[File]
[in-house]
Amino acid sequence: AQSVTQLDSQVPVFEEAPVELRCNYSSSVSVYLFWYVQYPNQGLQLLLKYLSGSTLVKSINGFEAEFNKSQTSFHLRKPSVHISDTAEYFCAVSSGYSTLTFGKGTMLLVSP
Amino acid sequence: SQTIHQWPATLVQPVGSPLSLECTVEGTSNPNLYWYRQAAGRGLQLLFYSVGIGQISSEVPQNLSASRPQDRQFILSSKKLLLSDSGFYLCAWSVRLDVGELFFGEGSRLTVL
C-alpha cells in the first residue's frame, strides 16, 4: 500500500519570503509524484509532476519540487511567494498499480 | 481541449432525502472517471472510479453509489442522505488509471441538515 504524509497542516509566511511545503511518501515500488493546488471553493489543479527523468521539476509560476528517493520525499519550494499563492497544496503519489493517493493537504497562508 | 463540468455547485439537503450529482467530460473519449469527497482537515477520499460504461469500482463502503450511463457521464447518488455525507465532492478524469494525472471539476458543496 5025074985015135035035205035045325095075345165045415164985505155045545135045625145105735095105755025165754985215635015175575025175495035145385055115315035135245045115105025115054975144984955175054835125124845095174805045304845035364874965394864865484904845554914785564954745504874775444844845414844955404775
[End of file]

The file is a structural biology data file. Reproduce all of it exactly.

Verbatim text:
[in-house]
Amino acid sequence: AQSVTQLDSQVPVFEEAPVELRCNYSSSVSVYLFWYVQYPNQGLQLLLKYLSGSTLVKSINGFEAEFNKSQTSFHLRKPSVHISDTAEYFCAVSSGYSTLTFGKGTMLLVSP
Amino acid sequence: SQTIHQWPATLVQPVGSPLSLECTVEGTSNPNLYWYRQAAGRGLQLLFYSVGIGQISSEVPQNLSASRPQDRQFILSSKKLLLSDSGFYLCAWSVRLDVGELFFGEGSRLTVL
C-alpha cells in the first residue's frame, strides 16, 4: 500500500519570503509524484509532476519540487511567494498499480 | 481541449432525502472517471472510479453509489442522505488509471441538515 504524509497542516509566511511545503511518501515500488493546488471553493489543479527523468521539476509560476528517493520525499519550494499563492497544496503519489493517493493537504497562508 | 463540468455547485439537503450529482467530460473519449469527497482537515477520499460504461469500482463502503450511463457521464447518488455525507465532492478524469494525472471539476458543496 5025074985015135035035205035045325095075345165045415164985505155045545135045625145105735095105755025165754985215635015175575025175495035145385055115315035135245045115105025115054975144984955175054835125124845095174805045304845035364874965394864865484904845554914785564954745504874775444844845414844955404775